We pray to God for what we need. Beloved, see how this is at once a bold prayer, but also a modest prayer. We don’t bring God a wish list as long as our arm, with a hundred petitions for our every comfort and luxury. But we do ask for those basic necessities of life. We ask, for God has promised that it’s these things we will not lack! If we open our eyes a little, we’ll see it. What do I really, physically require to serve God? He calls me to a life of faith and obedience—so do I have life? Do I have breath in my lungs? Do I have strength in my hands? Do I have food in my stomach? Am I able to get up this morning and do what God has called me to do?

            When it comes right down to it, we see that we really do “lack nothing.” And that’s not a lesson we learn easily, but over the years. It’s the hard lesson of contentment: we gratefully accept what we have from God, with the confidence that it’s going to be enough for us.

            It’s a lesson that David learned too. He tells us, “The young lions lack and suffer hunger” (v 10). As a shepherd boy, David had seen a lion once or twice. He knew all about these magnificent creatures and their reputation for strength, how they could tear apart a full grown sheep in their jaws. Yet even these mighty lions could suffer need, could become sick and die. “The young lions lack and suffer hunger, but those who seek the LORD shall not lack any good thing” (v 10). It should be an obvious lesson. “Just look at the lions,” says David.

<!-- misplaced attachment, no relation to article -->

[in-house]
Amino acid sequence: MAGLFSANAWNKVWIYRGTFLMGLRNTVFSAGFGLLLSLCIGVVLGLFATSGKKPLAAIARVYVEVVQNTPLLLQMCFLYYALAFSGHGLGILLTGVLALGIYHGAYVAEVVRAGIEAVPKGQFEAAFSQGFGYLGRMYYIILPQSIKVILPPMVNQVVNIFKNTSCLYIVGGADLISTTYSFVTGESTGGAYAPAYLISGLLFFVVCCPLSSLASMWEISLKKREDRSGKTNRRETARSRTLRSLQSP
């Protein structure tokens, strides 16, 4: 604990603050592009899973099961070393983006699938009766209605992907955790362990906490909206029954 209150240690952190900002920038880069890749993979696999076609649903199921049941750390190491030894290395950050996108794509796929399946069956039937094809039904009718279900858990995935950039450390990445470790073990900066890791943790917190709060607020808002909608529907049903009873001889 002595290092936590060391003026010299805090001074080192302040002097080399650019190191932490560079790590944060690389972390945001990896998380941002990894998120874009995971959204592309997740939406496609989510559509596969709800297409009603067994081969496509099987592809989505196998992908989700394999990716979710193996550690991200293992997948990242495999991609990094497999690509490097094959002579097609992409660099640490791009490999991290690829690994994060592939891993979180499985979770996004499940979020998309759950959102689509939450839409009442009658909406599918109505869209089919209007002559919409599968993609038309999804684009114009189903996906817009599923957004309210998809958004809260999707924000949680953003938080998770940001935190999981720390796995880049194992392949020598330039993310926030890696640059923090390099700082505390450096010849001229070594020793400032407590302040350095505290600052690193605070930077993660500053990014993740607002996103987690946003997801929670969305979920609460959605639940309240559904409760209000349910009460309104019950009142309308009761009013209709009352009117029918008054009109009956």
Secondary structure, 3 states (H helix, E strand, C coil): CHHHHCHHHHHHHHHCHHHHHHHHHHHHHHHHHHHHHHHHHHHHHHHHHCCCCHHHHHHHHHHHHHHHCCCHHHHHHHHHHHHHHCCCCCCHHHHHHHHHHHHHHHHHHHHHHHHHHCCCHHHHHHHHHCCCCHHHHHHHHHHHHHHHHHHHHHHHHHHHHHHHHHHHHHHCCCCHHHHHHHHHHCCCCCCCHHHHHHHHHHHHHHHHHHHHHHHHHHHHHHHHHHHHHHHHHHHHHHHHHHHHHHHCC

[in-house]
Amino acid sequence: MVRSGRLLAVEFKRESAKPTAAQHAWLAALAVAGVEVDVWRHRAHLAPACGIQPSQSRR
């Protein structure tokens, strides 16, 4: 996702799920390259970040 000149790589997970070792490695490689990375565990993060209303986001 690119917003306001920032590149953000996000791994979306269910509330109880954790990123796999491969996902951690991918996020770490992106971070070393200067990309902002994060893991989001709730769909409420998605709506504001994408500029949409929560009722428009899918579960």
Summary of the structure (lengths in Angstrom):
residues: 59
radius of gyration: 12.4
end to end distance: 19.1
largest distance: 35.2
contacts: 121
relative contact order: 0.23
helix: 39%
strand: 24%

“And look at the birds,” says our Lord. “Look at the birds of the air, for they neither sow nor reap nor gather into barns, yet your heavenly Father feeds them. Are you not of more value than they?” Yes, as you pray this petition, remember how you started your prayer. Remember that you began by calling on your Father in heaven. He’s a Father who loves and who cares; a Father who is faithful and true. Remember also what this Father is capable of! He’s the Creator and Upholder of the whole universe. If you’re his child, you’ve got nothing at all to fear! We can say it with David in another of his Psalms, “The LORD is my shepherd, I shall not want” (23:1)

            And that’s a truth that extends way beyond the material things. We might have every physical necessity, yet God knows that this life can still be next to be impossible if we’re always discouraged, if we’re always burdened by our guilt, and can’t find a lasting joy. So God promises to provide us with spiritual strength as well: “The LORD is near to those who have a broken heart, and saves such as have a contrite spirit” (v 18).